A young colleague asked me the other day: “What makes the difference between those who achieve success and those who don’t?” With this question, he was just referring to financial success. Before we try to answer this question, I think it might be worthwhile to point out the obvious and that is that financial success or success in any one area of your life does not necessarily mean you have a successful life.
For what it’s worth, here is my perception (formed by my own experience and the teachings of those who were able to achieve great success in their respective fields) of what it takes to be successful in anything you take on.
Without self-discipline, you will struggle to achieve any noteworthy level of success. Self-discipline is the ability to do what must be done, even if it is hard or unpleasant. It is saving that 15% of your income while you would rather spend it on a new car, it is waking up in the cold and dark to go jogging while everyone else is still warm in bed, it is saying no to cheesecake with your coffee even though it is your favorite, or going in to work on a Saturday to catch up on your work while your friends are watching the rugby.
People who are very successful in one area of life (like their career) and who show tremendous self-discipline in this area can also be unsuccessful in another area (like maintaining a healthy weight). Think about it, the only reason this person is struggling to maintain a healthy weight is simply because they fail to be self-disciplined in this area. This brings me to the next requirement for success.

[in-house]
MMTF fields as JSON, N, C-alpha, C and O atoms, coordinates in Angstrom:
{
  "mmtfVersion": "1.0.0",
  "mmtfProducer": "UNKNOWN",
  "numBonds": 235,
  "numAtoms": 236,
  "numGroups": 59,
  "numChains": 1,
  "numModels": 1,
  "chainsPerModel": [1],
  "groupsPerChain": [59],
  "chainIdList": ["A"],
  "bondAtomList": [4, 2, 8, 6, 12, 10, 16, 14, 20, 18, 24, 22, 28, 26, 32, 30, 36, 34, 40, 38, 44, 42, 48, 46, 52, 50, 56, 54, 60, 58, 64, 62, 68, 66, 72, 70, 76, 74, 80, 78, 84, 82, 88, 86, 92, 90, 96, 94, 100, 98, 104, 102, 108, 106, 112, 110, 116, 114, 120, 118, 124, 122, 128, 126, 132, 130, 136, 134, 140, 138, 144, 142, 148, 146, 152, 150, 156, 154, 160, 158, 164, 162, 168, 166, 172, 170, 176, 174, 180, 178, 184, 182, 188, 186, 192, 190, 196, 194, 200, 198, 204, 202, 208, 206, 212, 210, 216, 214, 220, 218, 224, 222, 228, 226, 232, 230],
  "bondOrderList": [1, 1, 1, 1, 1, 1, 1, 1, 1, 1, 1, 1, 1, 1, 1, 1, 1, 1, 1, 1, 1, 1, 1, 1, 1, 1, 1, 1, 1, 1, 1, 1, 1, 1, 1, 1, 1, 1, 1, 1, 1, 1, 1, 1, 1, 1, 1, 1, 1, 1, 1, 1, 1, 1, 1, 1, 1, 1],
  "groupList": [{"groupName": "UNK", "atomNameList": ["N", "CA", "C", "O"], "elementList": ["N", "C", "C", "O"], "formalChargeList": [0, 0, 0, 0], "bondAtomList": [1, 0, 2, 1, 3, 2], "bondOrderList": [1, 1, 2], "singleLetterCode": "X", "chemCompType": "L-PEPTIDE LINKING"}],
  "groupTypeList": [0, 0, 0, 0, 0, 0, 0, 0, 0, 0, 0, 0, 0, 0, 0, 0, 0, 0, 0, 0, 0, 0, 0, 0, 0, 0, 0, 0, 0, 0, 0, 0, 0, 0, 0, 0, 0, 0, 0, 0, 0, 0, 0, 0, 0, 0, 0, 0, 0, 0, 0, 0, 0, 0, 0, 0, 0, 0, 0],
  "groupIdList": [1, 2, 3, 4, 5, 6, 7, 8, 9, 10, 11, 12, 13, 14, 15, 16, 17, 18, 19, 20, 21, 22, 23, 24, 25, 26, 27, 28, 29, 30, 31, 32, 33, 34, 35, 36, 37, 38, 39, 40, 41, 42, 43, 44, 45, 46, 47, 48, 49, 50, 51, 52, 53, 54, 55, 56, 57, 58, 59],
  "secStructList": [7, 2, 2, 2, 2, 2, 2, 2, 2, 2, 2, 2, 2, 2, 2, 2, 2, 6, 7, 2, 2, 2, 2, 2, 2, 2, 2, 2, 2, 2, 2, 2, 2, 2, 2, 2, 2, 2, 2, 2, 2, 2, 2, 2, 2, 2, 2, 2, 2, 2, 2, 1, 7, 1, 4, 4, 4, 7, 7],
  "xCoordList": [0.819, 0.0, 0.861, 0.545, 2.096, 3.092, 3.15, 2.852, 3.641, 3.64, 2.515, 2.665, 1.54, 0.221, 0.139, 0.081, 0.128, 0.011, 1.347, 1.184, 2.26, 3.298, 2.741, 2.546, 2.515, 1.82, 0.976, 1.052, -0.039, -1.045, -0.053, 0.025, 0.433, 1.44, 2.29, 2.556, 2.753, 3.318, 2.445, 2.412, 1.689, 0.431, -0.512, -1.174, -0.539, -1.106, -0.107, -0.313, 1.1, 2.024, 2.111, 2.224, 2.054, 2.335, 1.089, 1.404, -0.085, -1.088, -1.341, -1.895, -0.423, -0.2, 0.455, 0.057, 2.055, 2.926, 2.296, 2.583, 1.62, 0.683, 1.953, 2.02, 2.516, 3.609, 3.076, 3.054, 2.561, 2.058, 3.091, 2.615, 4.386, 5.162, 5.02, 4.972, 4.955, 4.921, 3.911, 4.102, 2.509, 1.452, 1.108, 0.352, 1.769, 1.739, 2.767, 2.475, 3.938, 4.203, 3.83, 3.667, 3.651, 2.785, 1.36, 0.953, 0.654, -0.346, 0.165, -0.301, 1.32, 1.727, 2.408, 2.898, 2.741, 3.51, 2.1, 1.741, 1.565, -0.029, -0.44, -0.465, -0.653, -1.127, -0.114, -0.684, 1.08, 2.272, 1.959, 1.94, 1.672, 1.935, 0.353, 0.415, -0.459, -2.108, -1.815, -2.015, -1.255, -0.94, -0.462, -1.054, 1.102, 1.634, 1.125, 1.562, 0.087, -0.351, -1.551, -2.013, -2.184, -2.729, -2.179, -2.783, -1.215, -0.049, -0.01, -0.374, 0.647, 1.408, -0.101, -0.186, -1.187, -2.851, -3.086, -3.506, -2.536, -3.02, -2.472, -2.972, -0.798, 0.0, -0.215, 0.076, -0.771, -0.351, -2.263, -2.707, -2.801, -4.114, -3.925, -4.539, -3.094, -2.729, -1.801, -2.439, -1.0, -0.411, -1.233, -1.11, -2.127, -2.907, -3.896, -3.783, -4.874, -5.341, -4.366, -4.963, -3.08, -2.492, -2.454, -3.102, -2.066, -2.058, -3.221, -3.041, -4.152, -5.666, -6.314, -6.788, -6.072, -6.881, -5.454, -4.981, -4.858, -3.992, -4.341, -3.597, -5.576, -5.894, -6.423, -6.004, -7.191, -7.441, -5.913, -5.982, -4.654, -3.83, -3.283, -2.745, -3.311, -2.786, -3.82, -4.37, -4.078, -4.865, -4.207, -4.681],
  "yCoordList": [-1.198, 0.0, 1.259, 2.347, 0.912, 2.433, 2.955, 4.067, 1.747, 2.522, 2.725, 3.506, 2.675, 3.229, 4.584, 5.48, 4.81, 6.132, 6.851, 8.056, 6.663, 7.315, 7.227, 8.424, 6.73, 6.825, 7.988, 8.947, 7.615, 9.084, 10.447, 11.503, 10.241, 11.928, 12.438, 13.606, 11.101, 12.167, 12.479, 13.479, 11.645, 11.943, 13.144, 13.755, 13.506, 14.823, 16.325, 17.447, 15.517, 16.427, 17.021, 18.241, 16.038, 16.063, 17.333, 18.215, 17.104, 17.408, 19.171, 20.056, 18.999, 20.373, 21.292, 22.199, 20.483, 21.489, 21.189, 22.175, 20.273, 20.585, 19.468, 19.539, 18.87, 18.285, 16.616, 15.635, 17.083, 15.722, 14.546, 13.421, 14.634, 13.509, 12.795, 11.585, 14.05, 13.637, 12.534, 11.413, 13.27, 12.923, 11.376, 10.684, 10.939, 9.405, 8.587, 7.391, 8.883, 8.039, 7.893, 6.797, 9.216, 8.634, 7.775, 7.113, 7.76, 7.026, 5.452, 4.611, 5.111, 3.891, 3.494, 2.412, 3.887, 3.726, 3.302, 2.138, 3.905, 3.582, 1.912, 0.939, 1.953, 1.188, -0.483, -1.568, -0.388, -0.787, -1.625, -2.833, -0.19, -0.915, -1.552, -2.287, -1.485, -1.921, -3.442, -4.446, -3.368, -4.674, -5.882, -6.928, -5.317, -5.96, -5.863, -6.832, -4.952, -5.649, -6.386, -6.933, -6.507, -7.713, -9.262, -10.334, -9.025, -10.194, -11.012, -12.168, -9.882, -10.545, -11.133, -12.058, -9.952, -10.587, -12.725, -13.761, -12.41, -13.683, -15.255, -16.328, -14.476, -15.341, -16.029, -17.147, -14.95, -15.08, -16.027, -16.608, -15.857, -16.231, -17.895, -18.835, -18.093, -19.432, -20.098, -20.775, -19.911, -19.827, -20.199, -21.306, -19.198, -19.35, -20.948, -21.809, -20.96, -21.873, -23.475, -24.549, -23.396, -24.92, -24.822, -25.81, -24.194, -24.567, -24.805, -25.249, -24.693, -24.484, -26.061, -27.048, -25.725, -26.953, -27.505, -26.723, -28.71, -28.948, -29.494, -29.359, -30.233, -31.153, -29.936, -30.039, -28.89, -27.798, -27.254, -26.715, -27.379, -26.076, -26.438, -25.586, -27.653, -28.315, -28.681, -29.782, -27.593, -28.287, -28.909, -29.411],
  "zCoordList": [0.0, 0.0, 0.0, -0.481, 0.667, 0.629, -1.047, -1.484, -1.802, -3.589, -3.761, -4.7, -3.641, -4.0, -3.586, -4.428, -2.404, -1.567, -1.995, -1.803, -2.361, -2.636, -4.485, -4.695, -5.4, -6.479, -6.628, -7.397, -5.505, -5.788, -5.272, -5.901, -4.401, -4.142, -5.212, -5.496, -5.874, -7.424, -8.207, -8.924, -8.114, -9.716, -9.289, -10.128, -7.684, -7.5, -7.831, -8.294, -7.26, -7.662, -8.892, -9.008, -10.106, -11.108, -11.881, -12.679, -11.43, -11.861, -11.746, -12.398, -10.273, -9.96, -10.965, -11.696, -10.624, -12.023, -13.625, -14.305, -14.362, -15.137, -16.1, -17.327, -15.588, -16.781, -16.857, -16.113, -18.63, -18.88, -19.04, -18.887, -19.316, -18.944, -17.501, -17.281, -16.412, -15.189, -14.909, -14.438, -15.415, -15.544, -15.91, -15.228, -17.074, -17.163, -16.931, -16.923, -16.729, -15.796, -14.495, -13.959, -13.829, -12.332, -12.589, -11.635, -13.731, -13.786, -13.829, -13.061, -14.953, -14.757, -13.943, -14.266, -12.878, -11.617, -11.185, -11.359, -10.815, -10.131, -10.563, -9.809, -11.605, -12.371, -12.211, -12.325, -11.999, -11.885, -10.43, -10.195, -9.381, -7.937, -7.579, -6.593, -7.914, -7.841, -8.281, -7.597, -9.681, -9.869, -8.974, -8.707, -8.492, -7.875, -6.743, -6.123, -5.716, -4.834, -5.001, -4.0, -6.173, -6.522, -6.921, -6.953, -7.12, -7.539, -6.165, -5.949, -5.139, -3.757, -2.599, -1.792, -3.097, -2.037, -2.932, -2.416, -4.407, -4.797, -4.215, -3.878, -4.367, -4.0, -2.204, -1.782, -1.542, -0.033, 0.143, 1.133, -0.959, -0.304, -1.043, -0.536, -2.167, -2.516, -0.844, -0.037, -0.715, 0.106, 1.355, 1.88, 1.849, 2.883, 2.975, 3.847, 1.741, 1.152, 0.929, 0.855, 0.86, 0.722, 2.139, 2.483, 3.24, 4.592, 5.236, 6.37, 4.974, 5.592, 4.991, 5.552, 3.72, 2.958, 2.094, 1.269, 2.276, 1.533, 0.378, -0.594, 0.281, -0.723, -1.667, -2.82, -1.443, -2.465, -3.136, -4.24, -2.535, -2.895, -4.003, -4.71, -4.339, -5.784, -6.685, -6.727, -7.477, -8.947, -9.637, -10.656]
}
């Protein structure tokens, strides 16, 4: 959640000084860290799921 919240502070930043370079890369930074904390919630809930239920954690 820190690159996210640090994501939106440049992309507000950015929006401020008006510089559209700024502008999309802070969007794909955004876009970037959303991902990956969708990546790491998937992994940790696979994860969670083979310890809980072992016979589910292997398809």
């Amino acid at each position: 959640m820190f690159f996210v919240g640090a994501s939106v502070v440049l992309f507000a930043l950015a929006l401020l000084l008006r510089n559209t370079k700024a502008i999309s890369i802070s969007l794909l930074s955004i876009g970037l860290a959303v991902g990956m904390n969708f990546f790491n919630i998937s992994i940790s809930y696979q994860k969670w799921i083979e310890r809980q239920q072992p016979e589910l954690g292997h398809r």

Focus and meaning:
Highly successful people have an almost obsessive focus on what they do. Without this, reaching exceptional levels of success is highly unlikely. Let’s be honest with each other: You can never achieve anything exceptional with an average attempt.
If you think you will reach the top of your industry by keeping to normal working hours, become a top athlete by keeping to the minimum required exercise, lose weight without ever having to say no to junk food or become wealthy without spending less than you earn and giving intense attention to your finances then you are seriously mistaken. To maintain this level of attention and focus, what you are doing has to be important to you and have meaning. This is also why many business coaches will tell you to do what you are passionate about or what makes you happy. They realize that it is hard to go the extra mile for a career that you are not passionate about. If your job is merely a way to put food on the table and it is not something you really enjoy, then I almost want to go out on a limb and say that you will never be anything more than average therein.